Jun 012009
 

The conditions over the weekend were once again amazing, so Stan and I planned on meeting up at Shaw’s between 7-7:30 for a dive. We wanted to get there early to avoid the crowds. But this is prime scuba class season, and when we got there, there were 3 separate classes. There were a good number of other divers around as well. The drawbacks to having so many divers in the water is that they tend to kick up the sand and visibility drops as a result. And in some of the inner reef areas of shaw’s, it’ll get crowded. It’s like trying to enjoy a drive up PCH in traffic. But I did get some nice pictures.

Jason, Jen, and Andrew came along. Everyone piled into my little scion and we headed out first to Shaw’s cove. They went off to check out the tide pools. It was low tide so they got to see a good number of the intertidal sea creatures such as sea stars, small crabs, sea urchins, etc. There was a lone fisherman out on the edge of the reef. I snapped a picture of him while Stan and I kicked out to the drop area.

After resting a bit after the kick out, we dropped in. Here is Stan as he’s descending and trying to balance himself. There are divers everywhere, and here’s one guy getting up close and personal with the reef. The next picture is the famous Archway at Shaw’s. The arch way is fairly large and through it, one enters the inner sanctum of the reef.


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After snapping a few pictures around the outside of the arch, we headed in, and I went straight for the spot where I snapped pictures of the nudibranch from the previous week. Sure enough, I found not one, but several. How many nudibranchs can you see in the first picture? I’m pretty sure I count 6, maybe 7. I didn’t realize that there were this many until I saw picture when I off loaded them from my camera. Hell, I didn’t realize that the one I saw and snapped most of my pictures of was actually two, mating. I almost feel like a pornographer…


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Here are some more scenes from around the inner reef. The surge was very light so I was able to take fairly decent pictures. I snapped pictures of divers passing through, some kelp, and a sea star.

Here’s another video from the return trip out through another branch in Shaw’s cove through a smaller archway, and Stan following out with his camera in hand.


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With about a thousand pounds of air left, we exited the reef and explored the outer area of the reef. heading back to the spot where I found the shrimp on my evening dive the previous week, the same Garibaldi decided to attack my head this time. Damn sucker just doesn’t like divers. I wonder how many other divers have been attacked by the little orange monster. I was looking for an octopus; but wasn’t able to find any.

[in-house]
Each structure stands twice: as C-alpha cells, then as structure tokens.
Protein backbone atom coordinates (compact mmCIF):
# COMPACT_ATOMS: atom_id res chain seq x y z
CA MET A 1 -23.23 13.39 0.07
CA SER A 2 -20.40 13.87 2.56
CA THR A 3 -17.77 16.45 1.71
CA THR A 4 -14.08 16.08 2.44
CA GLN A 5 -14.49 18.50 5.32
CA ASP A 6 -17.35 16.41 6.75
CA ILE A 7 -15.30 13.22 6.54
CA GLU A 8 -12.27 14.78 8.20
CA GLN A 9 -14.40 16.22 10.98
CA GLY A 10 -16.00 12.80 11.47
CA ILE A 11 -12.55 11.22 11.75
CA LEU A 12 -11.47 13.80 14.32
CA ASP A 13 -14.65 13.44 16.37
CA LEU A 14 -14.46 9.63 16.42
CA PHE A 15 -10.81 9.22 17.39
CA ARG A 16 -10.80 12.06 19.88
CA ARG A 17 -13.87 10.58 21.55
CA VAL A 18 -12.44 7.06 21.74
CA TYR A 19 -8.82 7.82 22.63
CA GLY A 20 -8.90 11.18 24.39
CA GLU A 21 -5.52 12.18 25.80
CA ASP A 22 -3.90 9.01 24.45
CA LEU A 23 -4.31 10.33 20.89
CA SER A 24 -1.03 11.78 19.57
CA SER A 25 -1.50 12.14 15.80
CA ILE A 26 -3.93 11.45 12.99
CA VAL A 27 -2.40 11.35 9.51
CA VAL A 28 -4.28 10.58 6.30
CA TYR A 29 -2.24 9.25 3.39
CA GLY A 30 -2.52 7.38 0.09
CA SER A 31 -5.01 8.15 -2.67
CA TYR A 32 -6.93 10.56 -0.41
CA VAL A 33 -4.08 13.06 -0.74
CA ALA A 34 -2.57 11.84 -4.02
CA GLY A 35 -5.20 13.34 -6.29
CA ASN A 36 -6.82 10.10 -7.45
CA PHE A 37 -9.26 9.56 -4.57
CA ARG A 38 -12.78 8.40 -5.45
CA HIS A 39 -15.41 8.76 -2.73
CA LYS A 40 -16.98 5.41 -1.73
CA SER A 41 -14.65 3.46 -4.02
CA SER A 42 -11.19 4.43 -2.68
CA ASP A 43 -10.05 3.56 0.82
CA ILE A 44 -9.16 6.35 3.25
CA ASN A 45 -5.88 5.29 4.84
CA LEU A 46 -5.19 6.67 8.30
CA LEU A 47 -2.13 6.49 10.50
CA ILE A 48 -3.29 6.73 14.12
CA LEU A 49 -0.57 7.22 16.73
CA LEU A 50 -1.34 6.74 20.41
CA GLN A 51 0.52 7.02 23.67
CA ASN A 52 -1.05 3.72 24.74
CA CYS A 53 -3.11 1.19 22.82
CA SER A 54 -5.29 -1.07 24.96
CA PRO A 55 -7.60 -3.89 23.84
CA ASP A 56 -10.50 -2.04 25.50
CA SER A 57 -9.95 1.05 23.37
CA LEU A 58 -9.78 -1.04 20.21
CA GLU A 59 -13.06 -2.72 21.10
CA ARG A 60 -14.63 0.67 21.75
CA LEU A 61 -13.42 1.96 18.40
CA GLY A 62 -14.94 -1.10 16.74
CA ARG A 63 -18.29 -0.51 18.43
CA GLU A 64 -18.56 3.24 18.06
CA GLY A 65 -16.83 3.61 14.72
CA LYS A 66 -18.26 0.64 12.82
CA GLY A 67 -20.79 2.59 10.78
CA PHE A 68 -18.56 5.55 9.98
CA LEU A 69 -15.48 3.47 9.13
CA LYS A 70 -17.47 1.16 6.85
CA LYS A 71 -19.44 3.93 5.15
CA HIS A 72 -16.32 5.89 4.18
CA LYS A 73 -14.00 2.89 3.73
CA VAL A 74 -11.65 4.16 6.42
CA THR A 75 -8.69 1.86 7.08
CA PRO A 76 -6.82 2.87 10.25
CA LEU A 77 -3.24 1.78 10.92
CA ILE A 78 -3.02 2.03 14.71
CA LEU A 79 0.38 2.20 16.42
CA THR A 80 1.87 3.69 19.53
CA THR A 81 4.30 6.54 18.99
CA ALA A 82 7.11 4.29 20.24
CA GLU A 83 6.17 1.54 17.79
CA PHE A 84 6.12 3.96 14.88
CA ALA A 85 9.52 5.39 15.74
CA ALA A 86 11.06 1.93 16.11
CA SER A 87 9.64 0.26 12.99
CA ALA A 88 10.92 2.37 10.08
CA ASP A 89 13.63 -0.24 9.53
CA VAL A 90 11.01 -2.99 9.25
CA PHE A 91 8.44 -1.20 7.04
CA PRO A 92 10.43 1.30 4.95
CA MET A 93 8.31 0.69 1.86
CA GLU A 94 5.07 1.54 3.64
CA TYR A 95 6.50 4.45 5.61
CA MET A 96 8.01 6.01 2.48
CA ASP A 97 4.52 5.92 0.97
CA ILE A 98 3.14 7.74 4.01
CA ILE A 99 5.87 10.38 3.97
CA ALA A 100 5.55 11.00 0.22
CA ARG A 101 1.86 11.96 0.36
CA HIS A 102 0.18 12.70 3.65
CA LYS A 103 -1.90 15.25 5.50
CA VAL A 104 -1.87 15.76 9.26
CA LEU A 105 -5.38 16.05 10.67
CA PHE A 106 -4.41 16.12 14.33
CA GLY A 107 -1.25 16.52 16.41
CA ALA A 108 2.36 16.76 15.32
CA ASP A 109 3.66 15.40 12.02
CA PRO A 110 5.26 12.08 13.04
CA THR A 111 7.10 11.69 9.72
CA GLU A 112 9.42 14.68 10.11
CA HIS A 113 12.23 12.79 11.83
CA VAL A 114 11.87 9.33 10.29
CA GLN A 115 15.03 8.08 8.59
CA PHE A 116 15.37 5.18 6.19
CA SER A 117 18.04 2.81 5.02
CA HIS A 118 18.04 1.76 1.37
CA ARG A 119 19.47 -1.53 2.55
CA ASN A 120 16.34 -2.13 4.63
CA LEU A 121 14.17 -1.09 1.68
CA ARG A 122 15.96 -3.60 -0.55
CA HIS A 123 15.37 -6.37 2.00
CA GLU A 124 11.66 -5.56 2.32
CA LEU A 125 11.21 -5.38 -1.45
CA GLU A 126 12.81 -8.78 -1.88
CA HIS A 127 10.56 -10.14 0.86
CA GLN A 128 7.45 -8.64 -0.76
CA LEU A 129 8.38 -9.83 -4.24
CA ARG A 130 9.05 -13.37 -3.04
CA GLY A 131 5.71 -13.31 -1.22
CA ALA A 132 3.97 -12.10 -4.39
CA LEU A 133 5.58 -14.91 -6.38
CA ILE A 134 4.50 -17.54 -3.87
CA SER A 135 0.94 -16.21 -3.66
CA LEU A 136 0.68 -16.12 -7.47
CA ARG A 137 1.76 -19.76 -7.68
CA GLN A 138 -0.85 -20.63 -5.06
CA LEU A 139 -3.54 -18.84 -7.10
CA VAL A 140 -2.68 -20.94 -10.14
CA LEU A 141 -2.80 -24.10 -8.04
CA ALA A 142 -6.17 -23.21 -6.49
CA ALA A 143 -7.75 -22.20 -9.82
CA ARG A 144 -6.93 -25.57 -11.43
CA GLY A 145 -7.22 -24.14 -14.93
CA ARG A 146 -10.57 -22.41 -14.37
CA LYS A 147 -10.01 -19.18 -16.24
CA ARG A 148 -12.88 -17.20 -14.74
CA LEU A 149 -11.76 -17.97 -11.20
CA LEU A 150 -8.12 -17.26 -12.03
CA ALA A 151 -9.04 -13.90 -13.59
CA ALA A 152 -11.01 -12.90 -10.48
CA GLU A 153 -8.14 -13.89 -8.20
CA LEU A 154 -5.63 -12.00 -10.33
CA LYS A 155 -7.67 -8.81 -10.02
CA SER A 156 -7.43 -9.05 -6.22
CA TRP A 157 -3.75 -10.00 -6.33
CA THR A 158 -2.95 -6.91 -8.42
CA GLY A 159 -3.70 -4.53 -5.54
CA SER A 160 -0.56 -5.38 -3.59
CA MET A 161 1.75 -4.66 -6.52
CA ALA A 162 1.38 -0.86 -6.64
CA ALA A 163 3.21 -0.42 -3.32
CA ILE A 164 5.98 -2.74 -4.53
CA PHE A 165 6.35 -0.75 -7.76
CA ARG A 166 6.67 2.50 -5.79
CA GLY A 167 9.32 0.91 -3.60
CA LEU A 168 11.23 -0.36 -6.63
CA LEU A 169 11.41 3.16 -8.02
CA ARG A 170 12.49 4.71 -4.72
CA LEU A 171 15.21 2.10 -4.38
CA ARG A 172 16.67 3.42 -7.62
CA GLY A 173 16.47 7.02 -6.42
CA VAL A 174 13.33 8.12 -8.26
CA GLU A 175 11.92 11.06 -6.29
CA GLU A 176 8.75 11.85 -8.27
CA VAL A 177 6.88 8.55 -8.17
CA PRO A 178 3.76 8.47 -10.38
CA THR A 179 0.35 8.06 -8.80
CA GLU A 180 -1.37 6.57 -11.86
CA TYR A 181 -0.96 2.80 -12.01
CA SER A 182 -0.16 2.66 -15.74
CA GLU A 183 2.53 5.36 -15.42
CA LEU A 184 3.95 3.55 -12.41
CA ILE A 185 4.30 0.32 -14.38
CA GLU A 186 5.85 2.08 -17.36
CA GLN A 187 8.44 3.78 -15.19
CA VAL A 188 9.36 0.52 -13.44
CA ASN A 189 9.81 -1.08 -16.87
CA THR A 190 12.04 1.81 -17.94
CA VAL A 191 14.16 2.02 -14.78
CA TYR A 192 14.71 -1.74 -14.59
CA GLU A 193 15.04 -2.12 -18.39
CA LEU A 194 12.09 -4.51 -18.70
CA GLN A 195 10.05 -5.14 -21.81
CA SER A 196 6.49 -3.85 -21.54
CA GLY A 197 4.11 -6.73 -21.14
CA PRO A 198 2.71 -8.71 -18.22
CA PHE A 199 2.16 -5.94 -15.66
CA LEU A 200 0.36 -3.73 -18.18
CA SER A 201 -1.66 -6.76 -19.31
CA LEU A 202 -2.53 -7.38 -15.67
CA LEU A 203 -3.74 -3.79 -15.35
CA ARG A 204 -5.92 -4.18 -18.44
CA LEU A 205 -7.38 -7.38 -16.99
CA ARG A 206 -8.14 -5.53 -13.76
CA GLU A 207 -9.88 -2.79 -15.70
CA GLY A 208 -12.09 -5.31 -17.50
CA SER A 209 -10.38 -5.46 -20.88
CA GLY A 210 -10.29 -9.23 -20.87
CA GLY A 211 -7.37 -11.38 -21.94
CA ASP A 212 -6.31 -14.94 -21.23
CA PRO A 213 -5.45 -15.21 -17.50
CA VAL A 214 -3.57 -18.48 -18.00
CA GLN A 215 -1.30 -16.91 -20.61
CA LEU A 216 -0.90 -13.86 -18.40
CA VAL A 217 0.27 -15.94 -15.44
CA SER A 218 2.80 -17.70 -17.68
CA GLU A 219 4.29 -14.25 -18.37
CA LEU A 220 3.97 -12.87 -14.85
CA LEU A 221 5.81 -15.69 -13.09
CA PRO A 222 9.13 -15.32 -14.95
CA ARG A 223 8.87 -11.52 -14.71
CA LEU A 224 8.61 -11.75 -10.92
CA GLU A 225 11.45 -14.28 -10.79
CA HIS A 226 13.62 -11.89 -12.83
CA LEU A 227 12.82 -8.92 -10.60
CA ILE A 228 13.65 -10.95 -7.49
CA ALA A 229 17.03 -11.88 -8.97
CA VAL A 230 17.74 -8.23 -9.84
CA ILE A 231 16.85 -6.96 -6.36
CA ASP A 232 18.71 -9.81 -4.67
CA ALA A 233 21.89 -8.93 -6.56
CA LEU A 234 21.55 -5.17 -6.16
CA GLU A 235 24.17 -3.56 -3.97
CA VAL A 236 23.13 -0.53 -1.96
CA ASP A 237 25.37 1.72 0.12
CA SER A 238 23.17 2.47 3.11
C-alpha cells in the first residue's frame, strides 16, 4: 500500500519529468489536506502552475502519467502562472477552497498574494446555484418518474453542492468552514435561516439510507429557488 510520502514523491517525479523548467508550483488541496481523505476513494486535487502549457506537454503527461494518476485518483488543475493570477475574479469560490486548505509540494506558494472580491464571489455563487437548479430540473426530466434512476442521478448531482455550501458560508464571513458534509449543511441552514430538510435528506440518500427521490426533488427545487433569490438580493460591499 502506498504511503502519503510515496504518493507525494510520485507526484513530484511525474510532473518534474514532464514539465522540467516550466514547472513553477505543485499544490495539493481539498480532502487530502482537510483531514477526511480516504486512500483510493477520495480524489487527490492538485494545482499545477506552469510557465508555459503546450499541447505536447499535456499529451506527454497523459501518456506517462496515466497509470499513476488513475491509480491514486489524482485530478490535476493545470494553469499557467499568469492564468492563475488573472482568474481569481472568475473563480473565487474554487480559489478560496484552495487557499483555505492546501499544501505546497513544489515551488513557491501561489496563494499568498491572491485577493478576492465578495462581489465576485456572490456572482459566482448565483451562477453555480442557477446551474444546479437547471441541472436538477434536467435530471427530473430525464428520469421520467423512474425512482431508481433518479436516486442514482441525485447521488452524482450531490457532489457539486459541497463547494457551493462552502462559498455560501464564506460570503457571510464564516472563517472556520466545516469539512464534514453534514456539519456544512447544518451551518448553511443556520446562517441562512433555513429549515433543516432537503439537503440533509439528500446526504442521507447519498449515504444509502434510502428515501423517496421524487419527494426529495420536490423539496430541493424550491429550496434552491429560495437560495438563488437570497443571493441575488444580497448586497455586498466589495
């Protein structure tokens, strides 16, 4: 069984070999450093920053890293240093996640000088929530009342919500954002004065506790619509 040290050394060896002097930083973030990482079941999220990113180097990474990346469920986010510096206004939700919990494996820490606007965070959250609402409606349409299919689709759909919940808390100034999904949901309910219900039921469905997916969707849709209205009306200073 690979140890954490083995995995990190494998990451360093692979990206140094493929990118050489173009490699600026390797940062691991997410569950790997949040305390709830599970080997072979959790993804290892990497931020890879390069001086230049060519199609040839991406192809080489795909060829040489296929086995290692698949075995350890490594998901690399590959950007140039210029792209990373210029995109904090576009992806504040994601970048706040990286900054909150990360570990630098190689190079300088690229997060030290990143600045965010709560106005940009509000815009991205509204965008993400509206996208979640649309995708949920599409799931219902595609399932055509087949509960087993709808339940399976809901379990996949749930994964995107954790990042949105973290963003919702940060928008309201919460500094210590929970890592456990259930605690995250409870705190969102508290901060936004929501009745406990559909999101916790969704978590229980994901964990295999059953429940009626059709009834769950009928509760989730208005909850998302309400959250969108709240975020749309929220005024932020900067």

We were underwater for about a full hour. Stan’s longest dive to date. We headed back to our cars and Stan and I parted. When Jason, Jen, and Andrew returned to the car, we headed up to the Laguna Sea Sports dive shop and I got a quick tank fill. Afterward, we headed south to Treasure Island.

After gearing up, we started to head toward the beach, and my fiber optic cable snapped at one end, so my strobe was effectively useless. No worries, I’ll just snap pictures without it. However, once I got into the water, the camera wasn’t turning on. So I have no pictures of my dive at Treasure Island. However, I did manage to see a large bat ray swim away when I approached. I also saw one sleeping half buried in the sand. There were so many fish around. I could have just sat there snapping pictures as the fish were not shy and came right up and swam along side me.

After the dive, I checked my camera and one of the rubber buttons inside the case went missing; which was the reason my camera wasn’t turning on. I probably lost the thing when I opened up the case after my first dive to wipe out the moisture inside the case. Not a big deal as I have enough silicon from model building molds that I can cut and use as replacement buttons; so that should be a relatively quick fix. The fiber optic connectors also looks like an easy repair.

I did take some pictures while out of the water at Treasure Island. Andrew brought out his fishing pole and they fished while just hanging out on the reef. Jen spotted a tiny little sand crab so I got up close and snapped a picture. The thing was no more than 2 cm long, and looked like a spider running across the sand.

On the past few dives; I left the hunting bag at home as I was out to just look and take pictures. That said, on my dive at Treasure Island, I came upon a large scallop and just had to grab it. I didn’t even bring my knife so I pulled the sucker with my hand, and cleaned it off with my flashlight. With no bag, I ended up wedging the scallop between my wetsuit and BC. Coming out of the water; I headed over to Jason and friends to see how they were doing. They showed me a small little rock fish they caught, and I showed them the scallop, that was larger than my open hand. Having no bucket to take the thing home in, I cracked it open and offered it up to Jason and Jen. They were a little squeamish at first, as the damn thing was still moving, and they didn’t know how to go about grabbing the main abductor muscle and eating it. So I grabbed chunks of it and gave it to them. They were pleasantly surprised by the sweetness and nutty flavor. Ya cannot get any fresher than this. Here’s a picture that Jen snapped of the open scallop.

More pictures of the dive and bigger versions of the videos are here: http://gamerabaenre.com/scuba13.htm

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